White Fragility should be required reading for every white person in North America! To be honest, I didn’t want to read it as I didn’t think I needed to…how wrong I was! I ended up listening to the e-audiobook twice and am going through a couple of the chapters again in print.
We Canadians like to be somewhat smug about our avoidance of some of the extreme examples of racism we have seen with our neighbour to the south. But the reality is we have all been raised with a sense of white supremacy and, much as we like to think that we haven’t succumbed to it, it is impossible to avoid. Robin Diangelo provides stunning evidence over and over again of the big and little ways our racist belief systems have been developed.
Some of the more notable teaching moments came when Diangelo discussed white people’s inherent sense of belonging. From the moment of our birth, our racism has been shaped by the whiteness of our experiences. Media, schools, religion, entertainment, literature, consumerism…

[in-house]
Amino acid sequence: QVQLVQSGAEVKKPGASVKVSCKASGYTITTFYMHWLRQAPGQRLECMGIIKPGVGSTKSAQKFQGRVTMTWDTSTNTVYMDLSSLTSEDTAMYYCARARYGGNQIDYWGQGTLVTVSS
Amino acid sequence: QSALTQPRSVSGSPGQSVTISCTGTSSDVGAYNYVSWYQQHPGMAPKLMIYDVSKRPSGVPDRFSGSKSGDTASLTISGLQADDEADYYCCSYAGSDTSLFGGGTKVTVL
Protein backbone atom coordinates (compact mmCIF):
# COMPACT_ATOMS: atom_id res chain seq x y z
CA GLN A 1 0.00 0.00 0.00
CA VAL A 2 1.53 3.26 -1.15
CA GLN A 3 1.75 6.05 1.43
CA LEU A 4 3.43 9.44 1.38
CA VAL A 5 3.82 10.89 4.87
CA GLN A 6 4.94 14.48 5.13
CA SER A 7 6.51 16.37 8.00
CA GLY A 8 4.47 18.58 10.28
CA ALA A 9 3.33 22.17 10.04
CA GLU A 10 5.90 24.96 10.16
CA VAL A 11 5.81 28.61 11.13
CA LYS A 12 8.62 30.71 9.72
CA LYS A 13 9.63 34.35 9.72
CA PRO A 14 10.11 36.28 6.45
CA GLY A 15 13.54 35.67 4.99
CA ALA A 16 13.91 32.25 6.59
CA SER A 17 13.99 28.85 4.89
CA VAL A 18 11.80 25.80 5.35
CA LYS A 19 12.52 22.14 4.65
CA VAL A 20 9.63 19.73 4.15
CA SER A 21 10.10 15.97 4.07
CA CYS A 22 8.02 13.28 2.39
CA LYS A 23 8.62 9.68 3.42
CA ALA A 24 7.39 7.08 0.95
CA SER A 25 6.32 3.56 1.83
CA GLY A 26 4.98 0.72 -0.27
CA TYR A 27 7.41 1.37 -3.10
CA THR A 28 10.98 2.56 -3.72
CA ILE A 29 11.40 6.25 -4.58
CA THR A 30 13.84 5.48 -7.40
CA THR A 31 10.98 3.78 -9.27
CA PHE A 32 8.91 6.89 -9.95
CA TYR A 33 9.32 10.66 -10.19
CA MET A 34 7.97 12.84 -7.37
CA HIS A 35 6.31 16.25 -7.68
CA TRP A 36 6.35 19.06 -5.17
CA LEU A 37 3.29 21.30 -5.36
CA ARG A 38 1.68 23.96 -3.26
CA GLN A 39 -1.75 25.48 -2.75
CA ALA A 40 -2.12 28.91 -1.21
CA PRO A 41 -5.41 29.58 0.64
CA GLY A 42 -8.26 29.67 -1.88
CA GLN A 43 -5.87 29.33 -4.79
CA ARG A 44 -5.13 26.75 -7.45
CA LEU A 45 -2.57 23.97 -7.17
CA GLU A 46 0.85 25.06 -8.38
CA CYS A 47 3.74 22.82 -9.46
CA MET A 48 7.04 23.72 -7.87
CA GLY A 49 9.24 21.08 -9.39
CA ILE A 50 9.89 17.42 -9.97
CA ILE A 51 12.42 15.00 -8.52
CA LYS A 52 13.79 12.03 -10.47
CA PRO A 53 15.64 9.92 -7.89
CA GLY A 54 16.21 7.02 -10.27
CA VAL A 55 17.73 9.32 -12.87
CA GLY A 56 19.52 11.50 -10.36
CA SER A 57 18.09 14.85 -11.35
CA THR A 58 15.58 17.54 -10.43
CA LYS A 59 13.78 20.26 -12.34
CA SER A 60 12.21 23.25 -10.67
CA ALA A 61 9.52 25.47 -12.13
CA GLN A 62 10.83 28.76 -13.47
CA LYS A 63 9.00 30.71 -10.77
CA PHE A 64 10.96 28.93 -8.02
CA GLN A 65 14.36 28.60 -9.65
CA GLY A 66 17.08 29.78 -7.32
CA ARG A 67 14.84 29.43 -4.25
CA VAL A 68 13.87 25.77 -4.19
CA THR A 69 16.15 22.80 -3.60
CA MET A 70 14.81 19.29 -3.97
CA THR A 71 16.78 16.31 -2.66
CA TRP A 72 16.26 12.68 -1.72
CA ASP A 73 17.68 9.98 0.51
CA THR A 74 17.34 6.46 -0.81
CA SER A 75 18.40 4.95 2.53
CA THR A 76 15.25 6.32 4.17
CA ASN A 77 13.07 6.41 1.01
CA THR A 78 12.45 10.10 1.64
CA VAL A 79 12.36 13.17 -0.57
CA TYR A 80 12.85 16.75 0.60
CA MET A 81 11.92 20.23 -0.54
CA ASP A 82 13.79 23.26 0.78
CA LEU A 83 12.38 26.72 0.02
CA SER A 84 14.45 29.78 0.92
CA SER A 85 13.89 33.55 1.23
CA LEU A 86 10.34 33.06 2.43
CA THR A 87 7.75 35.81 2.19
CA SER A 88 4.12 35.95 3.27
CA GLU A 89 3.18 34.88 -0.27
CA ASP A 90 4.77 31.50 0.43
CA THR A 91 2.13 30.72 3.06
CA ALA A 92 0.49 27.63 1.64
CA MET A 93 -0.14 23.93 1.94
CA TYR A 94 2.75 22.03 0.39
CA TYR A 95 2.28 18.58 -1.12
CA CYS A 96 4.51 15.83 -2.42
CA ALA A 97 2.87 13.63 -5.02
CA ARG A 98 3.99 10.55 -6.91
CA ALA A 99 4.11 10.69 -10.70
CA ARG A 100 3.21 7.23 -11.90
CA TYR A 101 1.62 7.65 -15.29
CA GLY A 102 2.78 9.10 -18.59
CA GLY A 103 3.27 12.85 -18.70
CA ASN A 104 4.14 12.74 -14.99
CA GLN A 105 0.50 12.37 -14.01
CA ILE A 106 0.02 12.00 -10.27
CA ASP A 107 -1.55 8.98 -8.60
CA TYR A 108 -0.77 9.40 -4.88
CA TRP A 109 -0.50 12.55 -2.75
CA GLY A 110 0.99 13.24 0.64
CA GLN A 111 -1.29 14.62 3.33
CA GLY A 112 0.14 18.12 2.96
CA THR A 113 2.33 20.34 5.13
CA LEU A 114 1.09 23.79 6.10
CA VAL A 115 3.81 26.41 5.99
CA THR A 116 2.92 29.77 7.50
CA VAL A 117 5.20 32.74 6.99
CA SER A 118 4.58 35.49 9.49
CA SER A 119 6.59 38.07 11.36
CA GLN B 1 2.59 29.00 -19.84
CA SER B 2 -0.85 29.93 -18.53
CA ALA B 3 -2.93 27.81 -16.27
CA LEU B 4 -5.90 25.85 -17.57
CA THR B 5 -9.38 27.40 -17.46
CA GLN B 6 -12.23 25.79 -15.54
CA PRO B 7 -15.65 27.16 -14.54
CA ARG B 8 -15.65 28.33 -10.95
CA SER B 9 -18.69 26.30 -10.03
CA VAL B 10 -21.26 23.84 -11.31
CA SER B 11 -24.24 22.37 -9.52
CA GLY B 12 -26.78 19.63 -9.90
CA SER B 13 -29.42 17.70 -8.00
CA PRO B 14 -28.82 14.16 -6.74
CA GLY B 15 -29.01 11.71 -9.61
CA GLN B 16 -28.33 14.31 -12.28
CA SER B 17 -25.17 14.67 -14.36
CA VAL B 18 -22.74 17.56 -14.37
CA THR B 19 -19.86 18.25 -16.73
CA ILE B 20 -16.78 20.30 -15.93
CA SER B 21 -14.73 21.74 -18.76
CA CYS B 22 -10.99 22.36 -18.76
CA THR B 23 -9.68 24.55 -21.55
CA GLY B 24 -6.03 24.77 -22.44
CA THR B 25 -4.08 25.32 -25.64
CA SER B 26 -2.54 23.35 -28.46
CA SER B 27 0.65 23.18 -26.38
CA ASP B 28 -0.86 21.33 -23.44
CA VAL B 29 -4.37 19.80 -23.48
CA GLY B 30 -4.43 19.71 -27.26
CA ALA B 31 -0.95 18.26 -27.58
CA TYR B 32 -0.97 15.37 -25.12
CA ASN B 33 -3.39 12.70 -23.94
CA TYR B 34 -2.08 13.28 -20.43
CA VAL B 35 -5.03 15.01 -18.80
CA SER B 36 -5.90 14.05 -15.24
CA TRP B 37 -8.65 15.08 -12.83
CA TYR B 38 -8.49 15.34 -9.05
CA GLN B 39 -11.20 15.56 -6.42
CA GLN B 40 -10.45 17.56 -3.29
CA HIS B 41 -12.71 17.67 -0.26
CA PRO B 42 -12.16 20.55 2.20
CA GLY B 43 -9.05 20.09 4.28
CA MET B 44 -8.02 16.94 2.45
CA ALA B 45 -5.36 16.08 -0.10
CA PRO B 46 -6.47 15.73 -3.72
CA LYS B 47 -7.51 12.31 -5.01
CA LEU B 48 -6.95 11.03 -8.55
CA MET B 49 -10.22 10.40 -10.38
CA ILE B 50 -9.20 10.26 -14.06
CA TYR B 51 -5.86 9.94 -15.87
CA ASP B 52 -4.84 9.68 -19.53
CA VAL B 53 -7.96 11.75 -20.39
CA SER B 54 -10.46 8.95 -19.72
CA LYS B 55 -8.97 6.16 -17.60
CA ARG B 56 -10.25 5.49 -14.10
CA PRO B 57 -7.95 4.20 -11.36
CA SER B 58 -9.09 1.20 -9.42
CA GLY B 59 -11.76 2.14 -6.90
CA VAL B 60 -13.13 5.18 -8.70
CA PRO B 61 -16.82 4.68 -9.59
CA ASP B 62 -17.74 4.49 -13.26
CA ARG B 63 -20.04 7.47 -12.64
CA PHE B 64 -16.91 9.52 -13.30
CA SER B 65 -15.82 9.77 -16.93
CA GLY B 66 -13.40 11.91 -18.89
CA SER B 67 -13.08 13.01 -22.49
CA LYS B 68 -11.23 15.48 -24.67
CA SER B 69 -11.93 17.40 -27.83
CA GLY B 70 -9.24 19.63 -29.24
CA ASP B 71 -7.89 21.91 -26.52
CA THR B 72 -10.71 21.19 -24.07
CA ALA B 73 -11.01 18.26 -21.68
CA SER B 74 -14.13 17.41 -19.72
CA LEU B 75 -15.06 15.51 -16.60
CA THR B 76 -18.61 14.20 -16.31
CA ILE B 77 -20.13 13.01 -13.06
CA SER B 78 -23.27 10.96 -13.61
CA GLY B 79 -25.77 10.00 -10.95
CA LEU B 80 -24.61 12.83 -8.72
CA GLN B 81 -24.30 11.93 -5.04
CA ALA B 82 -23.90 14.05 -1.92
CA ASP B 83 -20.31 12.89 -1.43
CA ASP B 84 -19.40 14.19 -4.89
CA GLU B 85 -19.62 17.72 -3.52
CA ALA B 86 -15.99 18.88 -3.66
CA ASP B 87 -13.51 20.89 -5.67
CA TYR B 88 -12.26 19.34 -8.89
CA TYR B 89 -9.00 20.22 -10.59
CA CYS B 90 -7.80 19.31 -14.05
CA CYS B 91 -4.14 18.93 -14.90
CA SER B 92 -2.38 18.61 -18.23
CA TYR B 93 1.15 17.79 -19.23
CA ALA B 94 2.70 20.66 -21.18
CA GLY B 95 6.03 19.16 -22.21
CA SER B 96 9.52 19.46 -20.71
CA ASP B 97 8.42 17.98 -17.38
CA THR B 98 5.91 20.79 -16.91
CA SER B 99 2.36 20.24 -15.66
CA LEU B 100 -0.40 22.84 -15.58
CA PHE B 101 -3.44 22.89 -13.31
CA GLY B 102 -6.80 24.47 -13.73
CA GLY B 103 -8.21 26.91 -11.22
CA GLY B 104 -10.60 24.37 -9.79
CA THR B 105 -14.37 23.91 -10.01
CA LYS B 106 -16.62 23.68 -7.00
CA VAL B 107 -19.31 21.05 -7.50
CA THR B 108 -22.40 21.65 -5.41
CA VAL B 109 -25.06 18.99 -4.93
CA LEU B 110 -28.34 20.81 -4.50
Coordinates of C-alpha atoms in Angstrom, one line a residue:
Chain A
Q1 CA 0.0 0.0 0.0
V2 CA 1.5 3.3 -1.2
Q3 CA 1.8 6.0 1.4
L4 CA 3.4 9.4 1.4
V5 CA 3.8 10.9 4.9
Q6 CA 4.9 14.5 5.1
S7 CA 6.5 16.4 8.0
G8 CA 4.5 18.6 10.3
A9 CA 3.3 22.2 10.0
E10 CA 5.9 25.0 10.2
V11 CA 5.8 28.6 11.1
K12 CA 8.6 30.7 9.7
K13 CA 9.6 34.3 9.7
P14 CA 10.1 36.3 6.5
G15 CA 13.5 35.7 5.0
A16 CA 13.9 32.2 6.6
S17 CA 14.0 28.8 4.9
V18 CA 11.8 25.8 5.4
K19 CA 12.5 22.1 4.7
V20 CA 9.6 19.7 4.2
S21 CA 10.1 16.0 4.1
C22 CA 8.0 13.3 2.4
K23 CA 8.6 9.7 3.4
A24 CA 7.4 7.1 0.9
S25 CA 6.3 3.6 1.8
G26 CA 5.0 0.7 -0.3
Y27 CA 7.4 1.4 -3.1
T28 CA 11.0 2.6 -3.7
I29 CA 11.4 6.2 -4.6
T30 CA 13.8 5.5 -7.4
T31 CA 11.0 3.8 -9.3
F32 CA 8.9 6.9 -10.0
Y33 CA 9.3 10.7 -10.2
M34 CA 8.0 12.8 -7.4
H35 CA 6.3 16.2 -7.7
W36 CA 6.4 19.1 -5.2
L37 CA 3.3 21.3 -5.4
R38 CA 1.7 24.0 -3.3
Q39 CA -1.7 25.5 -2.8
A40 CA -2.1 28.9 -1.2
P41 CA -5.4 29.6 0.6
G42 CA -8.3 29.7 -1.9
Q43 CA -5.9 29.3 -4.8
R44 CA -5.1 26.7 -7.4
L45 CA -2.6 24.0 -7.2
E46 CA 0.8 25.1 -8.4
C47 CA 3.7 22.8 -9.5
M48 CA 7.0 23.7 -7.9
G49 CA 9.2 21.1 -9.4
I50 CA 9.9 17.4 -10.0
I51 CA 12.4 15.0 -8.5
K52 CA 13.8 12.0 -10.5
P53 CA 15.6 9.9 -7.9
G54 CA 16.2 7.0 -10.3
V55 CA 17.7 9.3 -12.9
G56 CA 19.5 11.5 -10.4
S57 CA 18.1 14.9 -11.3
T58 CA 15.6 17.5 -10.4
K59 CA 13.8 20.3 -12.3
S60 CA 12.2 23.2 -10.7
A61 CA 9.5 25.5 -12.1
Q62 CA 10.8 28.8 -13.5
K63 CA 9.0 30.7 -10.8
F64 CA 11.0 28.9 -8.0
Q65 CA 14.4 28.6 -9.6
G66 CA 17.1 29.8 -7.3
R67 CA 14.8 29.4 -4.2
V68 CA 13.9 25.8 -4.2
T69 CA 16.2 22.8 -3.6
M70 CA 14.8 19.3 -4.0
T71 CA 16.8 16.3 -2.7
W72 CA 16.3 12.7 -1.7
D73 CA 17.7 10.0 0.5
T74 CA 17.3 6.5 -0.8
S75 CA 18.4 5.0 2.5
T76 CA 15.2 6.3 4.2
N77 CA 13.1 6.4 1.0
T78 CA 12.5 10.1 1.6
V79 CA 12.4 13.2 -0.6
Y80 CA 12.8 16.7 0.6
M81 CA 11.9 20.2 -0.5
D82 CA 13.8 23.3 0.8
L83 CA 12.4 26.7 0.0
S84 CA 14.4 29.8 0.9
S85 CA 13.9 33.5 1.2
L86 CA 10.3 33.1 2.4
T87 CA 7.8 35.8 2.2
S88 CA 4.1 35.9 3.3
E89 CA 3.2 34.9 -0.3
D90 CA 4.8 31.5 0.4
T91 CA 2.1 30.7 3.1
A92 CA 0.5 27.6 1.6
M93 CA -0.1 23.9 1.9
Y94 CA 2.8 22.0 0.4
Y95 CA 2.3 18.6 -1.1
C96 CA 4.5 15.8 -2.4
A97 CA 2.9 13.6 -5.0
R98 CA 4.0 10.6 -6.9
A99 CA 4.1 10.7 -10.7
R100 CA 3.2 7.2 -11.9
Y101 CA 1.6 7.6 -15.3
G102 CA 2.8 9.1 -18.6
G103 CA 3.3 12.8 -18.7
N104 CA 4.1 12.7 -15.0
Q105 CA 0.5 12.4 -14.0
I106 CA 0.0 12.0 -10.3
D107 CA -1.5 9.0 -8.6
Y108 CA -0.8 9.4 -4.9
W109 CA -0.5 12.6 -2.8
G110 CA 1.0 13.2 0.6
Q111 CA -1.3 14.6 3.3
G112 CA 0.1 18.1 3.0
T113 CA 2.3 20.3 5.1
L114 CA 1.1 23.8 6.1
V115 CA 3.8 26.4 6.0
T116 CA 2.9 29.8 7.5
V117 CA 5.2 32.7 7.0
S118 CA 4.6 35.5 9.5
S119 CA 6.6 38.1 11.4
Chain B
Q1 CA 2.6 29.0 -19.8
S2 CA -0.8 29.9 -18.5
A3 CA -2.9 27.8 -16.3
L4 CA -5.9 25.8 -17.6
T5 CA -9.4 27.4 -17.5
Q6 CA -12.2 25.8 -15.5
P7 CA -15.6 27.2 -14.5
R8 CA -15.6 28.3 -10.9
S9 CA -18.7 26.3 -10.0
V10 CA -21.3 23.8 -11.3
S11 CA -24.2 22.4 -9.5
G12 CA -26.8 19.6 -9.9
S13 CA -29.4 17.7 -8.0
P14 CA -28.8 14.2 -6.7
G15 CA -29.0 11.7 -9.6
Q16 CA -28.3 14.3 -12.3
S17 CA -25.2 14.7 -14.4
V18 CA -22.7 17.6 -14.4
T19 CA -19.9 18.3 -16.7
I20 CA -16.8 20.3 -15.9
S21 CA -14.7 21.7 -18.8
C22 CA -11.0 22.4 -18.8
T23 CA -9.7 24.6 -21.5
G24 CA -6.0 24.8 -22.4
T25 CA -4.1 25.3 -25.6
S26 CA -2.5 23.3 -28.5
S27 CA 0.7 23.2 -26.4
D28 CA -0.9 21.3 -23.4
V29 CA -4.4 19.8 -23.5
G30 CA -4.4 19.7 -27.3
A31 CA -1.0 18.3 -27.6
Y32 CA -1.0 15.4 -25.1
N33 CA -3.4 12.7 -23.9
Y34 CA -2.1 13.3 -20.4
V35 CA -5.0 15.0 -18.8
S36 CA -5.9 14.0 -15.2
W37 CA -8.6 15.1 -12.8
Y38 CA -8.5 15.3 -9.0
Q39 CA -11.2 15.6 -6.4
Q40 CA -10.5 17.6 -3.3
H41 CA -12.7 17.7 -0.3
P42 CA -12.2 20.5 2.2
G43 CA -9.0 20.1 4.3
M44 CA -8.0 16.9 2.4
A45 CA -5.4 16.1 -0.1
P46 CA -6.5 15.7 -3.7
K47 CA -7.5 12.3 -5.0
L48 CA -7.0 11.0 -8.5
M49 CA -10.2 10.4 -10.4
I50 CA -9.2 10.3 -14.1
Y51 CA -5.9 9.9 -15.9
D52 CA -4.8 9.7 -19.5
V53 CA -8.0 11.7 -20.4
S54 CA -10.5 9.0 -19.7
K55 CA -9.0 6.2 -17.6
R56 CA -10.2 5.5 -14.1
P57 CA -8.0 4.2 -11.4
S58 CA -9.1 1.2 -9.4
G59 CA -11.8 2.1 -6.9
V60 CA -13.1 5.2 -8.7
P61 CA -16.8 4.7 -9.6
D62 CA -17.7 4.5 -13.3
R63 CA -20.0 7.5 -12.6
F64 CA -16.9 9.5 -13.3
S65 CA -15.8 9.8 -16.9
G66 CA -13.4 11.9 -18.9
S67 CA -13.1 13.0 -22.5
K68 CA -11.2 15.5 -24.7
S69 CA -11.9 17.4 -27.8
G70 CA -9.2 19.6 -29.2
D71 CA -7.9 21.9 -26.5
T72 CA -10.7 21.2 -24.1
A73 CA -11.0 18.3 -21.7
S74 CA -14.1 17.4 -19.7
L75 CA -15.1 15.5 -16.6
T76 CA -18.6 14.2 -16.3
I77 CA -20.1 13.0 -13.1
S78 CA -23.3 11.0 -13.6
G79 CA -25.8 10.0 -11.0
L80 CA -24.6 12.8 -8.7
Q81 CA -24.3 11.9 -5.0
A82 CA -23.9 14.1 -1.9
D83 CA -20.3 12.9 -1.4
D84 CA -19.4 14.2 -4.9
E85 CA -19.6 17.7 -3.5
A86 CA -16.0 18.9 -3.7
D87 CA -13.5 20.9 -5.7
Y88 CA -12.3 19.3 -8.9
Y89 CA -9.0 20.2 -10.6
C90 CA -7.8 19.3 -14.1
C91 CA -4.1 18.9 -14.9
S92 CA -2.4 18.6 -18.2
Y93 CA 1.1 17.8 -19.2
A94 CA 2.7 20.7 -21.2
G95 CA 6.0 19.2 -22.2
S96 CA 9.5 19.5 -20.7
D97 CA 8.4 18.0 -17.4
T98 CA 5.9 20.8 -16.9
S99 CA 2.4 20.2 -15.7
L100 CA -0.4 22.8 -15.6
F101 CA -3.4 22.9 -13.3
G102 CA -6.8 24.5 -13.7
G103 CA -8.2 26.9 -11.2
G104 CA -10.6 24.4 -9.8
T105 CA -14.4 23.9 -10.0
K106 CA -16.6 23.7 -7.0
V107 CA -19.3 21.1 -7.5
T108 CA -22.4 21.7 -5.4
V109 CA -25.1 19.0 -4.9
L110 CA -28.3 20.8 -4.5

aspirationally, we have been shaped by white models of success, whether overtly or covertly. When you hear people pining for “the good old days”, she reminds the reader that they were only good for white people. On the barest moment of reflection, that should ring painfully evident.
Another chapter of the book that was like a knife to my heart is called “White Women’s Tears”. The opening paragraph begins…”The term white tears refers to all the ways, both literally
and metaphorically, that white fragility manifests itself through white people’s laments over how hard racism is on us”. Diangelo goes on to illustrate, with well-known examples, how when a white woman cries, a black man gets hurt. For white people to be insensitive to the agony of this chronicled reality for blacks is to ignore history.
The book is disturbing but thankfully, Diangelo doesn’t leave us hanging our heads in shame. We are left with concrete ways to work on deconstructing our racist beliefs and working towards a more empathetic and inclusive belief framework.
— Nancy C.